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Mac and His Problem

Mac and His Problem

Enrique Vila-Matas
Translated by Margaret Jull Costa and Sophie Hughes from Spanish

Published by Harvill Secker
Mac is not writing a novel. He is writing a diary, which no one will ever read. At over 60, and recently unemployed, Mac is a beginner, a novice, an apprentice – delighted by the themes of repetition and falsification, and humbly armed with an encyclopaedic knowledge of literature.
Mac's wife, Carmen, thinks he is simply wasting his time and in danger of sliding further into depression and idleness. But Mac persists, diligently recording his daily walks through the neighbourhood. It is the hottest summer Barcelona has seen in over a century.
Soon, despite his best intentions (not to write a novel), Mac begins to notice that life is exhibiting strange literary overtones and imitating fragments of plot. As he sizzles in the heatwave, he becomes ever more immersed in literature – a literature haunted by death, but alive with the sheer pleasure of writing.

About the Author

Enrique Vila-Matas

Enrique Vila-Matas is widely considered to be one of Spain's most important contemporary novelists. His work has been translated into 30 languages and has won numerous international literary prizes, including the Herralde Prize, the Prix Médicis étranger and the Premio Rómulo Gallegos. Vila-Matas' books have been longlisted (Montano) and shortlisted (Dublinesque) for the Independent Foreign Fiction Prize, and Never Any End to Paris was a finalist for the US Best Translated Book Award.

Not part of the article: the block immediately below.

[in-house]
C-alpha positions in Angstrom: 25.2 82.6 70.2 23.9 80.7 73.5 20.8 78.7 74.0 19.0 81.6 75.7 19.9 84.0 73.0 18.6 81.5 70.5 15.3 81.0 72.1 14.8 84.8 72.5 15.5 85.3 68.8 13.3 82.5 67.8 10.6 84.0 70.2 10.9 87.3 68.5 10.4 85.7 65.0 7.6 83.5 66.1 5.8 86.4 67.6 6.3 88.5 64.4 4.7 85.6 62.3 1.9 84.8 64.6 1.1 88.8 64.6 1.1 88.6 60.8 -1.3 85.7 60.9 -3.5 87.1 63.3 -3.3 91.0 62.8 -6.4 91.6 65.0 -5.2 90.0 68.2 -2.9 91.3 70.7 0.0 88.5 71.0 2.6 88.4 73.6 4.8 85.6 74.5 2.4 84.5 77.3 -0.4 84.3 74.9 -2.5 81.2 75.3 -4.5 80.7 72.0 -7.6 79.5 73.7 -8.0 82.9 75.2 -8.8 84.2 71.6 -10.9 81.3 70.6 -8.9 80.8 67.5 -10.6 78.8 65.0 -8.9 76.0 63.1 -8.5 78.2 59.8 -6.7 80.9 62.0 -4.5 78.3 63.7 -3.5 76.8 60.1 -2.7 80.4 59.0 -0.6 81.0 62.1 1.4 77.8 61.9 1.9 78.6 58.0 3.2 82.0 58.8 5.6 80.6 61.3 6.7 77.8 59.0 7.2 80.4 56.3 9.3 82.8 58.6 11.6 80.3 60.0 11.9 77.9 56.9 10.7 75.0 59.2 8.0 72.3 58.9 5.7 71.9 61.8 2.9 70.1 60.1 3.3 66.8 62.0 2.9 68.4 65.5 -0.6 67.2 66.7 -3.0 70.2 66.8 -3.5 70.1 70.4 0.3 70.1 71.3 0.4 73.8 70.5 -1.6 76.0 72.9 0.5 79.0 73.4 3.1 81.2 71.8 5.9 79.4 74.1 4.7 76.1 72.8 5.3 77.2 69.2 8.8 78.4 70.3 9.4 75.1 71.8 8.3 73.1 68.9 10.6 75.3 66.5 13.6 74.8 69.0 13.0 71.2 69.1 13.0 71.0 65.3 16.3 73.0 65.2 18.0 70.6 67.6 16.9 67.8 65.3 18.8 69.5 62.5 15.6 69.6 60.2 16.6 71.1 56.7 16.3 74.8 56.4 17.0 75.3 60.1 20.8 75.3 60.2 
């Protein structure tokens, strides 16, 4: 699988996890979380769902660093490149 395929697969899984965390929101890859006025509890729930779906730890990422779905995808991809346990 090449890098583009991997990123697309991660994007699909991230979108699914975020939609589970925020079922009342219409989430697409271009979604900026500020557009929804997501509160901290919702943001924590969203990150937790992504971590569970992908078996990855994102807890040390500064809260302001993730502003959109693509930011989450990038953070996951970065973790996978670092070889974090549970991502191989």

Translators

Margaret Elisabeth Jull Costa OBE has translated the works of many Spanish and Portuguese writers. She won the Portuguese Translation Prize for The Book of Disquiet by Fernando Pessoa in 1992 and for The Word Tree by Teolinda Gersão in 2012. With Javier Marías, she won the 1997 International IMPAC Dublin Literary Award for A Heart So White, and, in 2000 and 2011, she won the Weidenfeld Translation Prize for All the Names and The Elephant’s Journey, both by José Saramago. In 2008, she won the Pen Book-of-the Month-Club Translation Prize and the Oxford Weidenfeld Translation Prize for The Maias by Eça de Queiroz. In 2015, she won the Marsh Children’s Fiction in Translation Award for The Adventures of Shola by Bernardo Atxaga, and in 2017, with her co-translator Robin Patterson, she won the Best Translated Book Award for Chronicle of the Murdered House by Lúcio Cardoso. In 2013, she was appointed a Fellow of the Royal Society of Literature and, in 2014, was awarded an OBE for services to literature.

Sophie Hughes was born in Chertsey, UK, in June 1986. She has translated novels by several contemporary Latin American and Spanish authors, including Best Translated Book Award 2017 finalist Laia Jufresa’s Umami and The Remainder by Alia Trabucco Zerán, which was shortlisted for the Man Booker International Prize in 2019. Her translations, reviews and essays have been published in The Guardian, The White Review, and Times Literary Supplement. She has been the recipient of a British Centre for Literary Translation mentorship and residency, a PEN Heim Literary Translation grant, and in 2018 she was shortlisted for an Arts Foundation 25th Anniversary Fellowship. She lives in Birmingham.